Poll: Voters overwhelmingly approve of border deal, want Trump to sign it

Registered voters overwhelmingly want President TrumpDonald TrumpSenators introduce bipartisan infrastructure bill in rare Sunday session Gosar's siblings pen op-ed urging for his resignation: 'You are immune to shame' Sunday shows - Delta variant, infrastructure dominate MORE to sign a bipartisan border security bill ahead of a Feb. 15 deadline, according to a new Hill-HarrisX poll.

Sixty percent of respondents in the Feb. 12-13 survey said they want Trump to approve a border compromise negotiated by a bicameral conference committee that includes $1.38 billion for fencing along the U.S.-Mexico border.

Twenty-four percent said they want the president to accept the budget framework to avoid a shutdown and then declare a national emergency to expand the border barrier, while 16 percent said they want Trump to hold out for a better deal, even if it might result in another partial government shutdown.

All of the main provisions of the border compromise bill — including Department of Homeland Security funding and erecting a fence but not a concrete wall — received support from a majority of respondents.

The larger framework was backed by all demographic and political groups, including 76 percent of Republicans, 63 percent of Democrats and 68 percent of independents.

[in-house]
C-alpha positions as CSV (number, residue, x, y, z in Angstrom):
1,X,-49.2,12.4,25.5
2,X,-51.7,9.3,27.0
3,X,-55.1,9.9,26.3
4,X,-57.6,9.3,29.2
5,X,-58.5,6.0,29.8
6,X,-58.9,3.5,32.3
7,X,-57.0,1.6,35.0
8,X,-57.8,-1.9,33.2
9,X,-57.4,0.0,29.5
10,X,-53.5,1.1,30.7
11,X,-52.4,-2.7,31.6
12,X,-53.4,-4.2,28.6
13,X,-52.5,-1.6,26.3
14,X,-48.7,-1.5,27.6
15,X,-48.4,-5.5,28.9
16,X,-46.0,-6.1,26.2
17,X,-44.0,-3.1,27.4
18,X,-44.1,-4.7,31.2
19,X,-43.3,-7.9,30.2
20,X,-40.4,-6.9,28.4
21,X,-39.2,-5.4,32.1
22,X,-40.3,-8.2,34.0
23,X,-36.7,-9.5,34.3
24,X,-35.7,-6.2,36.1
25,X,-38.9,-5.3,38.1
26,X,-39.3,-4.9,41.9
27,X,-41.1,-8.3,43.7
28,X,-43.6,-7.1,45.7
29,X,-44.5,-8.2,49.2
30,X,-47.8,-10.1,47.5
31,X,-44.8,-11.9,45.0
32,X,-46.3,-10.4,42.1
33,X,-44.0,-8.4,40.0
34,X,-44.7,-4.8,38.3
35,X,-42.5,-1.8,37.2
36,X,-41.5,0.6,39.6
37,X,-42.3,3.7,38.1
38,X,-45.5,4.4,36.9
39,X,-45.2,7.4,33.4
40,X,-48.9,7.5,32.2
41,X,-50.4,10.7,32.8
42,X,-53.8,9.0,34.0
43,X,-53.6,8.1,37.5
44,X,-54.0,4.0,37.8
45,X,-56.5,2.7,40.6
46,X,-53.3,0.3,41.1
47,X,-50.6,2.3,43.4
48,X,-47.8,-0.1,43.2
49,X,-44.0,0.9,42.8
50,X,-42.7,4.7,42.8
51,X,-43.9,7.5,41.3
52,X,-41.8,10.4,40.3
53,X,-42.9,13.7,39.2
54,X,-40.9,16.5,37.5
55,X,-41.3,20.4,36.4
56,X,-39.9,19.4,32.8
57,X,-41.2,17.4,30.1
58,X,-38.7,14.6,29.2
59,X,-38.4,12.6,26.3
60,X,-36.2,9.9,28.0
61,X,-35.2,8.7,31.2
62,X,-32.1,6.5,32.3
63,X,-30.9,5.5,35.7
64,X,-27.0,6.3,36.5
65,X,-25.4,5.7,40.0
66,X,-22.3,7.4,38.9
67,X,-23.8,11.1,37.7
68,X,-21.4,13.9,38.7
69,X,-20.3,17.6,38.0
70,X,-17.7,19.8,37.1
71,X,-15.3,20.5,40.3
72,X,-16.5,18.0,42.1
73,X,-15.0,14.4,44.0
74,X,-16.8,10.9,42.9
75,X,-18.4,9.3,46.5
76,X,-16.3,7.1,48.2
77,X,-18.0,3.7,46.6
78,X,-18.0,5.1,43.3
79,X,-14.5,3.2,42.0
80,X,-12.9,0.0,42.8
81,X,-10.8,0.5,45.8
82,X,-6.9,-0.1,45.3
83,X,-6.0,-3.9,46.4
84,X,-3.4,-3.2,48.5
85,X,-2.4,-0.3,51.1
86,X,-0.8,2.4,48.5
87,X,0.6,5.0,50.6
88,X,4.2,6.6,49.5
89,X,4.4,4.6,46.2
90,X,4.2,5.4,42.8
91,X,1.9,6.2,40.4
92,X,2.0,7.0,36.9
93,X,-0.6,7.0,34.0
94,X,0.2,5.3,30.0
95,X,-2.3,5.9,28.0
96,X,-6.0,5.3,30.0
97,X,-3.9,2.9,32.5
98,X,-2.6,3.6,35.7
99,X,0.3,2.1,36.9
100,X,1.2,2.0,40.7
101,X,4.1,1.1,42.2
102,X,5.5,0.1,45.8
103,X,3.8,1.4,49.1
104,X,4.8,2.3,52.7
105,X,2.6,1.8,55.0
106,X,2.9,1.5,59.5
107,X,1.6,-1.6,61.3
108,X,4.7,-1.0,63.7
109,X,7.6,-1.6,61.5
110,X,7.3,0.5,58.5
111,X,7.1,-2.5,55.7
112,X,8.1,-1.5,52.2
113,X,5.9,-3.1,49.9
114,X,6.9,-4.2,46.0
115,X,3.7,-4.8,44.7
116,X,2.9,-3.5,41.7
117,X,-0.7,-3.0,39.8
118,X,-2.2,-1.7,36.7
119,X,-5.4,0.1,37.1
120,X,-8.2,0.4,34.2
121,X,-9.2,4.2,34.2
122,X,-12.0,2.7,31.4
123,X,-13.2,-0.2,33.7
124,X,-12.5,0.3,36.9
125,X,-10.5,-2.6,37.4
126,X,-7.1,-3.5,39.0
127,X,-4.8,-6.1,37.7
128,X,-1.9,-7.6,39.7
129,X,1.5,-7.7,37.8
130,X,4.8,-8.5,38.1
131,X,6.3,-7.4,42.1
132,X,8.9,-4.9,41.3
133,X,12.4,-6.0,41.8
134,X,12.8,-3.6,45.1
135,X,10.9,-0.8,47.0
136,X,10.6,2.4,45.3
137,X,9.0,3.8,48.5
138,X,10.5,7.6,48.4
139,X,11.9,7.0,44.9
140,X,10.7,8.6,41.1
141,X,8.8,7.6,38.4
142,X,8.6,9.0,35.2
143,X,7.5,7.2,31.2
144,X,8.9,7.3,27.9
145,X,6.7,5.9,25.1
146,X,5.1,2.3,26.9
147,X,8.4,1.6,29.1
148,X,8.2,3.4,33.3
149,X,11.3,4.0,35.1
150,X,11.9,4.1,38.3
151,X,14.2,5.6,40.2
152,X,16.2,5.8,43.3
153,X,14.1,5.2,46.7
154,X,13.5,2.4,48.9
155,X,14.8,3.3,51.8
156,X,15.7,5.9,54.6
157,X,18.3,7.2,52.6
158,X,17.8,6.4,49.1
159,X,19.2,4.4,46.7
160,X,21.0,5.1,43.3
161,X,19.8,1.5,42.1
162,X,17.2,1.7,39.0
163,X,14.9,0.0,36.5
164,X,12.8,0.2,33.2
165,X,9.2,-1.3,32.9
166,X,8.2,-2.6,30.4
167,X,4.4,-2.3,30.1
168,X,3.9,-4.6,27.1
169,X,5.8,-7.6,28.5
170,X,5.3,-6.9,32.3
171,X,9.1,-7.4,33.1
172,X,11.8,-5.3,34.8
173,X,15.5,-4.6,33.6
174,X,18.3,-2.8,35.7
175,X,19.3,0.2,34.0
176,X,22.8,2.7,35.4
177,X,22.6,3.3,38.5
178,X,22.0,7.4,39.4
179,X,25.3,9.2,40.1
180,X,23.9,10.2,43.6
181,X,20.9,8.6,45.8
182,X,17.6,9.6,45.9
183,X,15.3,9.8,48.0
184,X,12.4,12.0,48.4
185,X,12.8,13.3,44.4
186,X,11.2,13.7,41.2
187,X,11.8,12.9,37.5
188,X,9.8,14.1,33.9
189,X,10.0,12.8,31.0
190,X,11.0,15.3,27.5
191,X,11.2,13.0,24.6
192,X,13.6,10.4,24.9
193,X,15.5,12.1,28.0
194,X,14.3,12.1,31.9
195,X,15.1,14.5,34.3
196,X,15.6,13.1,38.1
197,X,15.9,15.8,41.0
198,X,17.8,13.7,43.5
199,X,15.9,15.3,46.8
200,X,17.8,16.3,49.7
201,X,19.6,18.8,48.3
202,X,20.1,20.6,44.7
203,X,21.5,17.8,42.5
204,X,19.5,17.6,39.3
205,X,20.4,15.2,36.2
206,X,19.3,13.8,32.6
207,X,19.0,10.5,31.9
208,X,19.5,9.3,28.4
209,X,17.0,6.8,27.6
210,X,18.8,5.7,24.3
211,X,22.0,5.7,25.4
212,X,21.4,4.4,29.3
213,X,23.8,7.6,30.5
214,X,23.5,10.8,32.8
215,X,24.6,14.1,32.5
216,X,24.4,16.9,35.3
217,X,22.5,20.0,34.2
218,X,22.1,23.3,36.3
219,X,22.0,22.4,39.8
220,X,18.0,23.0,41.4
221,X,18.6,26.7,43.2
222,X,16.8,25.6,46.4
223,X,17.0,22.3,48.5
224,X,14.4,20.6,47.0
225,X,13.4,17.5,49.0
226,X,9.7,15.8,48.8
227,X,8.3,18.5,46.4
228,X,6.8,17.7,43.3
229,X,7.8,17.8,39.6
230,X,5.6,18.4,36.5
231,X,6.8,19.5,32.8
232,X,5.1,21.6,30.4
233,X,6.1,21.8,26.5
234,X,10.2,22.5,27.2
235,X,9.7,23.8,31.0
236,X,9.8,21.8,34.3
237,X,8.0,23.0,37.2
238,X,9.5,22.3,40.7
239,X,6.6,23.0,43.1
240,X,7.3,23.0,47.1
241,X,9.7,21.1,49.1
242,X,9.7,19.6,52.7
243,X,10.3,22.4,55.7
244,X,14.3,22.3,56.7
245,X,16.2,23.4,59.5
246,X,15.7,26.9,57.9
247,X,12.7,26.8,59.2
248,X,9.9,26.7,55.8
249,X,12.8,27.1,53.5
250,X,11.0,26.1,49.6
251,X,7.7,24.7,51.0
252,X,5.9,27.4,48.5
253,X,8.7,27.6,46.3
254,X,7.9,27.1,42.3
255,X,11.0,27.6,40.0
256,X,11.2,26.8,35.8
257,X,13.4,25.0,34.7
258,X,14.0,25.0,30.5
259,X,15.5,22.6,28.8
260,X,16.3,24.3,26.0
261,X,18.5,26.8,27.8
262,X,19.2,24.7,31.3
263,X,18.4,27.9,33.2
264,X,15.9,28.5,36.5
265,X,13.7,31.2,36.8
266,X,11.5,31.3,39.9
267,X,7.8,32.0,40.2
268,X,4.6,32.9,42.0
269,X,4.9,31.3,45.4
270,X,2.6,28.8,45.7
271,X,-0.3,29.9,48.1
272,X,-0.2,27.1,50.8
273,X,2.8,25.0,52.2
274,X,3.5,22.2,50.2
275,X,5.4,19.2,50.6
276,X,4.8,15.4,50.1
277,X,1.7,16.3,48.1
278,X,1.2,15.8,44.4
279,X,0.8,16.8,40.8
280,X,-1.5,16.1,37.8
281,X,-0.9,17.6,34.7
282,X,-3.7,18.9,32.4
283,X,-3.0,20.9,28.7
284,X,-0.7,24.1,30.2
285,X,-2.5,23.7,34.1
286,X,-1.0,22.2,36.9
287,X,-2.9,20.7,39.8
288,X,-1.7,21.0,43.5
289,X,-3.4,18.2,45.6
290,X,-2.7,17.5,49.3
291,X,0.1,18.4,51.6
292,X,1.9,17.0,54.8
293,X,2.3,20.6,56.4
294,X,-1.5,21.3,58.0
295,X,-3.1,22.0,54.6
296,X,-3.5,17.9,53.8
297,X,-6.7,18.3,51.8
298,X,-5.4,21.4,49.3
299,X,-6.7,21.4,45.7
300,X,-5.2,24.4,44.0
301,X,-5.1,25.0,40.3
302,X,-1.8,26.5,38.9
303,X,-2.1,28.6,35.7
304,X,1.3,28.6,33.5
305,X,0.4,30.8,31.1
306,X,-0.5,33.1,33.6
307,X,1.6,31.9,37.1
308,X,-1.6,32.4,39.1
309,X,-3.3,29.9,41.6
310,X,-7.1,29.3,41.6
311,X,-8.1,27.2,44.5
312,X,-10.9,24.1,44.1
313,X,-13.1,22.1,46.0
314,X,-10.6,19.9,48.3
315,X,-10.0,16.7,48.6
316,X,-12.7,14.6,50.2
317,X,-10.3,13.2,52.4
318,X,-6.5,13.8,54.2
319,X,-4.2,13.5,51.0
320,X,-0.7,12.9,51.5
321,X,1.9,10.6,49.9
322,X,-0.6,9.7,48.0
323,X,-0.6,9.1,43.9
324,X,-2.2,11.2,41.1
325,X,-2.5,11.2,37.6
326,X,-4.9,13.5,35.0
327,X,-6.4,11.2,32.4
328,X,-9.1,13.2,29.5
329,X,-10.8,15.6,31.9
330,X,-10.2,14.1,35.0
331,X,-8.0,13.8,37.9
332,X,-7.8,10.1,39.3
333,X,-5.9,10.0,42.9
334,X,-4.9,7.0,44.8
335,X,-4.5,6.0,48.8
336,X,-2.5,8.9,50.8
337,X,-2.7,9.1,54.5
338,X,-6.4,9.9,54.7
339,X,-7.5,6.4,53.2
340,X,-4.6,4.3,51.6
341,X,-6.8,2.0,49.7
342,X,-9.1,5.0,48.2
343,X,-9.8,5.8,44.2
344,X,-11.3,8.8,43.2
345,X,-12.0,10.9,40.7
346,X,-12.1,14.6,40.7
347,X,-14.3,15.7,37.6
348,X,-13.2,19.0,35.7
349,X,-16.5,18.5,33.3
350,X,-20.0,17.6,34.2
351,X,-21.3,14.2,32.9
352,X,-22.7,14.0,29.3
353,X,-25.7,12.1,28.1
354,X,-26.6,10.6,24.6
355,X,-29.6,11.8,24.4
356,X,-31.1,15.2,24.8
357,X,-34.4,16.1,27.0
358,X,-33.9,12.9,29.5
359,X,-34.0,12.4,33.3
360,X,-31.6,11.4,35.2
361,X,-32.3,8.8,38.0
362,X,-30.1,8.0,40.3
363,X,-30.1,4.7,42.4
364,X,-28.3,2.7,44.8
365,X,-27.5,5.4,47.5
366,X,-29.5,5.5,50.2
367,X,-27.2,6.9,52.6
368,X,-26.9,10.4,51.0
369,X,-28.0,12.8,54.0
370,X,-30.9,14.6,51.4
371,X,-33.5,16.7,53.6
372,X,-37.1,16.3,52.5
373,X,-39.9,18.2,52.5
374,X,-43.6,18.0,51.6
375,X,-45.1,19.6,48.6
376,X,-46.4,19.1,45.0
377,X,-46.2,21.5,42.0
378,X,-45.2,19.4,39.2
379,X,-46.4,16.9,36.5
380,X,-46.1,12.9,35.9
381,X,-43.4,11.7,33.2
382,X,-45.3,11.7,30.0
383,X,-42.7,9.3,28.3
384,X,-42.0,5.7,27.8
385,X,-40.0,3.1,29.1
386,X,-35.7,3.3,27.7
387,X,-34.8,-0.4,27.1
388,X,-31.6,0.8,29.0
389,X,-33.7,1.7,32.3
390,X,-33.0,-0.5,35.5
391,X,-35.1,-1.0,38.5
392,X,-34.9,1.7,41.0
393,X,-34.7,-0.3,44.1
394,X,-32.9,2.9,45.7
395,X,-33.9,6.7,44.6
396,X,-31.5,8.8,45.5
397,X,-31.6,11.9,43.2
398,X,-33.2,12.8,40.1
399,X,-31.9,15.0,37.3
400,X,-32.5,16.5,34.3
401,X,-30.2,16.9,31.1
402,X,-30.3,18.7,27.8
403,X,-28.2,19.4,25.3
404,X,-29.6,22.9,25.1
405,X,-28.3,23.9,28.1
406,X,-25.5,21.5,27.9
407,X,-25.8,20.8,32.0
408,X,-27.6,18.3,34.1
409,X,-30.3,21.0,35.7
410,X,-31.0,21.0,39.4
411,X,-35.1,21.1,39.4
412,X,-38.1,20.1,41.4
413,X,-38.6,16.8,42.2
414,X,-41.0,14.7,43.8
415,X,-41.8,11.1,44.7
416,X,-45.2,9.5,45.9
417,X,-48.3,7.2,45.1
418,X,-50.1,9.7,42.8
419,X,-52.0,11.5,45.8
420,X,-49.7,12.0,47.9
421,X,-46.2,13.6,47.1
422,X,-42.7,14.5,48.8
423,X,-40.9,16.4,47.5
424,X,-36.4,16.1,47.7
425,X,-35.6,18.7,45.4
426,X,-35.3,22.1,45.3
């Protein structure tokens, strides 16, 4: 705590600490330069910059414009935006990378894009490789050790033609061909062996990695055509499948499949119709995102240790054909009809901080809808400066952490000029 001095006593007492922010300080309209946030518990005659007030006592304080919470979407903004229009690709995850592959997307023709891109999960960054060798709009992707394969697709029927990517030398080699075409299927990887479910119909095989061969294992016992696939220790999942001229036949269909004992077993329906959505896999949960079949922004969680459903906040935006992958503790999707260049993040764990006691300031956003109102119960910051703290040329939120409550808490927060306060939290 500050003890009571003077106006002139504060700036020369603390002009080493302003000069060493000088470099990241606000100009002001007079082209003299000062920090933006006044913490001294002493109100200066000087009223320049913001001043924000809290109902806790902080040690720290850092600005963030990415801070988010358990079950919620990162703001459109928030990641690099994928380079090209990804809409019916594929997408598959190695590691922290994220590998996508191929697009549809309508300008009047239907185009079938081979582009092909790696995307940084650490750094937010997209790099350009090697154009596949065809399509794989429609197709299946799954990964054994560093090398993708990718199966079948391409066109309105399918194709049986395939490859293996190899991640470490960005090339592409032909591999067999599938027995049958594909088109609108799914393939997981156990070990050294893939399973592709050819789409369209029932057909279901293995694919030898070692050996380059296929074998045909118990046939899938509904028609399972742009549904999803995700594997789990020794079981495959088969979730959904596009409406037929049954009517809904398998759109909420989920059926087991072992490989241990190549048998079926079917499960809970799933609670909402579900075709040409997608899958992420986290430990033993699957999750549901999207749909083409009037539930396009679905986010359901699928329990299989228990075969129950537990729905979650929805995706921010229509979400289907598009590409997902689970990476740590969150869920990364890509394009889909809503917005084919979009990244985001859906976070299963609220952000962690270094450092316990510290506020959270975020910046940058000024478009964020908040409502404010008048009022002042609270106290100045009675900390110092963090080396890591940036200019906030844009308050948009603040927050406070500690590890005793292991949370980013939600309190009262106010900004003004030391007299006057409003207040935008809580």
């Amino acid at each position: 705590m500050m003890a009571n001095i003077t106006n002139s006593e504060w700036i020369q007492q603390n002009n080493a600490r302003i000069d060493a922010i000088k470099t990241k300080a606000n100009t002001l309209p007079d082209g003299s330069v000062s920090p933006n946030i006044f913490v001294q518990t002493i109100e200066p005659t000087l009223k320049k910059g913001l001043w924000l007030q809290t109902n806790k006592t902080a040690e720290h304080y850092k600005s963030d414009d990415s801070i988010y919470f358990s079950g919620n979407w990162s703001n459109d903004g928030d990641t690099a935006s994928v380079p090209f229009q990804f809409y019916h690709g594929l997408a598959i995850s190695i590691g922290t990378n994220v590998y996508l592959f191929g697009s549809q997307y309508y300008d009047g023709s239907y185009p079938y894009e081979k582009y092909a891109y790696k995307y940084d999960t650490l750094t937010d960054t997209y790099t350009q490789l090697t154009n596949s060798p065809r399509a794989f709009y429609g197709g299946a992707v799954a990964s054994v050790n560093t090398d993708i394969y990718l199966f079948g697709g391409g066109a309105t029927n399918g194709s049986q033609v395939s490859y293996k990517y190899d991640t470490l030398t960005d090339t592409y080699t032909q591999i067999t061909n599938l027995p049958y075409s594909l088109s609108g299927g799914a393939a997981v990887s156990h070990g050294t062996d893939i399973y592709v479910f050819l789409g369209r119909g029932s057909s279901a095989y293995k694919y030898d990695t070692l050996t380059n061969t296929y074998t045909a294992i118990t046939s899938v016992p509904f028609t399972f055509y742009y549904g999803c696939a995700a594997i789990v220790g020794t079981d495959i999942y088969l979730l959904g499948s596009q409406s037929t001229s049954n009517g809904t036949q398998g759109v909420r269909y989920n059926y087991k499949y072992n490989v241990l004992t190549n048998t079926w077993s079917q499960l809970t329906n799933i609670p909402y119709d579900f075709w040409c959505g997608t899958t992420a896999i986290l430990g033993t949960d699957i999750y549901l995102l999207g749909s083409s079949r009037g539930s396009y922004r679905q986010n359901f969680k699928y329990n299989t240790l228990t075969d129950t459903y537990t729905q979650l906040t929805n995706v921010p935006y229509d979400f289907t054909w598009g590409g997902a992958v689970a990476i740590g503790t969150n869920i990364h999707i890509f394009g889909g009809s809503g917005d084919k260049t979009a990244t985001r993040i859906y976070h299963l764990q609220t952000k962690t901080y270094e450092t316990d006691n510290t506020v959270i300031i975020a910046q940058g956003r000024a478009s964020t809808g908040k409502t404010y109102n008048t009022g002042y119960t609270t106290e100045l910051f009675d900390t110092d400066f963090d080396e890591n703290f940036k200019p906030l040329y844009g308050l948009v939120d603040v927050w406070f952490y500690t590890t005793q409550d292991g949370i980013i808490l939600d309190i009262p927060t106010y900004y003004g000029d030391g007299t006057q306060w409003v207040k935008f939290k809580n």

The online poll consists of responses from 999 registered voters and has a sampling margin of error of plus or minus 3.1 percentage points.

The strong level of support by Republican voters comes amid harsh criticism of the legislation by anti-immigration conservatives who have urged Trump to reject the deal.

Commentator Ann Coulter on Tuesday said the president is "afraid" to fight for a border wall.

"Trump talks a good game on the border wall but it's increasingly clear he's afraid to fight for it," she wrote, referring to the border compromise as a "Yellow New Deal."

Rep. Mark MeadowsMark MeadowsMeadows says Trump World looking to 'move forward in a real way' Trump takes two punches from GOP Watchdog urges Justice to probe Trump, Meadows for attempting to 'weaponize' DOJ MORE (R-N.C.), head of the conservative House Freedom Caucus, criticized the budget deal Wednesday in a Twitter post, accusing Congress of "not doing its job."

Trump has not indicated what action he will take but in Wednesday remarks to reporters he said a shutdown "would be a terrible thing."

"Go ahead and take this deal, claim victory on the 1.3 billion and change and then talk about what he's going to do next," Ryan Streeter, director of domestic policy studies at the American Enterprise Institute said Wednesday on "What America's Thinking," Hill.TV's show about public opinion and polling.

"Republicans are very loyal to this president, so if he goes that way and then we go back to field with another poll and ask people if they think it was the right thing, my guess is that most Republicans will say they think it's the right thing, even those right now who say they don't want him to do it," Streeter added.

In a Feb. 9-10 Hill-HarrisX survey, 33 percent of Republican voters said they would be less likely to support the president if he were to abandon a border wall in favor of pursuing other measures to enhance security. Forty-six percent said such a change would not impact their opinion of Trump, and 22 percent said they would be more likely to support him.

—Matthew Sheffield